Monday, 27 February 2012 09:18

Panic Disorder Tips and Info

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Here Some Useful Information on Panic Disorders Individuals with a panic disorder experience sudden intense attacks of anxiety. These attacks are often repetitive and can occur at any time. These attacks are often referred to as panic attacks. Panic attacks will often arise unexpectedly in individuals. They can erupt suddenly and rapidly intensify. Some individuals mistakenly identify the symptoms of a panic attack as being a heart attack because of the similar symptoms of these two medical conditions. Panic attack symptoms are unique and individualized for each person. Individual experiencing a panic attack typically report symptoms such as chest pain, feeling faint, overwhelming fear of losing control, intense fear of death, upset stomach, difficulty breathing, a chocking sensation, feeling detached, sweating, chills, shaking, rapid heart rate, numbness in extremities, and hot flashes. Panic attacks must be experienced for at least 6 months and involve a majority of the symptoms above to be considered to be a panic disorder. Panic disorders can be experienced at the same time that an individual also has a different anxiety or psychological disorder. It is important that panic disorders, whether experienced as a singular disorder or as a compounded disorder, can be treated. Panic disorders can be treated and managed in the following ways. Antidepressant medications have been shown to be effective in the treatment of panic disorders. The selective serotonin reuptake inhibitors (SSRIs) Prozac, Zoloft, and Paxil are commonly used to manage panic attack symptoms. Serotonin-norepinephrine reuptake inhibitors (SNRIs), benzodiazepines, monoamine oxidase inhibitors (MAOIs),…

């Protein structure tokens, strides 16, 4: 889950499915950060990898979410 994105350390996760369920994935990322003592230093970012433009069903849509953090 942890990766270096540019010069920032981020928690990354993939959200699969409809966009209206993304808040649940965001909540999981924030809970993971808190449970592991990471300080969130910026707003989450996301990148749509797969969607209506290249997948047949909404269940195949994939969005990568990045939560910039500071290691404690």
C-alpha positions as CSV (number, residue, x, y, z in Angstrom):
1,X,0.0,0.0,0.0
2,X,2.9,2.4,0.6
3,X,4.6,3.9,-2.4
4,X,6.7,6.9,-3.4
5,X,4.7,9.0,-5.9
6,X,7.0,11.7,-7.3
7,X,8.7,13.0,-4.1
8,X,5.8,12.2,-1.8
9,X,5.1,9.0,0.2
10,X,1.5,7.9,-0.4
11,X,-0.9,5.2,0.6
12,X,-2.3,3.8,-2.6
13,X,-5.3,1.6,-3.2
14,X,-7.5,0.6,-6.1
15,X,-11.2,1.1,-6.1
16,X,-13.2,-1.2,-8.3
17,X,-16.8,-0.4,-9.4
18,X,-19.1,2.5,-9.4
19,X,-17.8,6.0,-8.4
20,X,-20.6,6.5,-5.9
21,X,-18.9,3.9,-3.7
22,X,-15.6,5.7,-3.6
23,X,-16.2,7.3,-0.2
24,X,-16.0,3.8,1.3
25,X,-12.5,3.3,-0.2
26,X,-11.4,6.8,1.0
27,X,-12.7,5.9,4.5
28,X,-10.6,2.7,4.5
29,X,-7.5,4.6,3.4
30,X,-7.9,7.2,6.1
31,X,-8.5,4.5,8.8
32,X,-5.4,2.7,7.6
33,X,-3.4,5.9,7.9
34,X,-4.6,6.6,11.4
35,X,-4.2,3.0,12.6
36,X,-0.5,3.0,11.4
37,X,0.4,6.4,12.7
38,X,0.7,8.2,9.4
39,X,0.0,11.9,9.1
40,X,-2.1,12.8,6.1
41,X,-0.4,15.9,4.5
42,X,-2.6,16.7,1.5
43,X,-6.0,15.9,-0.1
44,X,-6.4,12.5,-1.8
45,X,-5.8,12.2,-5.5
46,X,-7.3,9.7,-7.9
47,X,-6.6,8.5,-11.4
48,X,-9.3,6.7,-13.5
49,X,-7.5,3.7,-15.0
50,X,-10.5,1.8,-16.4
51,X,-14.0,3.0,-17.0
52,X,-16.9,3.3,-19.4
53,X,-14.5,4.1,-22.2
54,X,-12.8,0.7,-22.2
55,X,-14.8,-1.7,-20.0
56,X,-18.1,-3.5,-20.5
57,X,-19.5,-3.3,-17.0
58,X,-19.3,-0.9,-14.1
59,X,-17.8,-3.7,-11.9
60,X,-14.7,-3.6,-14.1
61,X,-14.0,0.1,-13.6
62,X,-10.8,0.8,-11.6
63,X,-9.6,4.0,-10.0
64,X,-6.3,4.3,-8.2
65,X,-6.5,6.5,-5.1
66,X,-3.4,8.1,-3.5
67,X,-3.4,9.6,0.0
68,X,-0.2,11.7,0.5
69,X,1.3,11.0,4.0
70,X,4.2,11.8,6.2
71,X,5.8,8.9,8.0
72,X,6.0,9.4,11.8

Wednesday, 08 February 2012 15:19

Agoraphobia Info And Some Basic Tips

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Here some good tips and basic info to overcome agoraphobia Agoraphobia is an anxiety disorder in which an individual strives to avoid situations that are panic provoking. Those with agoraphobia often avoid situations where they feel trapped, often avoid leaving home, and typically avoid situations where they are concerned about feeling embarrassed, trapped, or helpless if they would begin to panic. These individuals often do not feel safe or calm in public settings. Individuals with agoraphobia can become so overwhelmed with fear of panicking in a public setting that they become trapped within their own home. Overcoming agoraphobia will require facing one’s fears. This can be extremely difficult for an individual with agoraphobia to do. However, medications and psychotherapy treatments have been shown to offer some people relief from their symptoms. Agoraphobia can occur in conjunction with other anxiety and psychological disorders. Individuals with this condition should resist closing themselves into an isolated existence. Although isolating oneself will be the natural instinctual response in someone with agoraphobia it is important to work to maintain relationships and activities in the community. The following are eight potentially effective ways that an individual can take to gain control over their agoraphobia. Make an appointment with a doctor. An individual with agoraphobia should find a doctor who they can work closely with to monitor and treat their symptoms. It can be extremely helpful to have a family member, friend, or loved one join the doctor appointments so that there is an additional information source…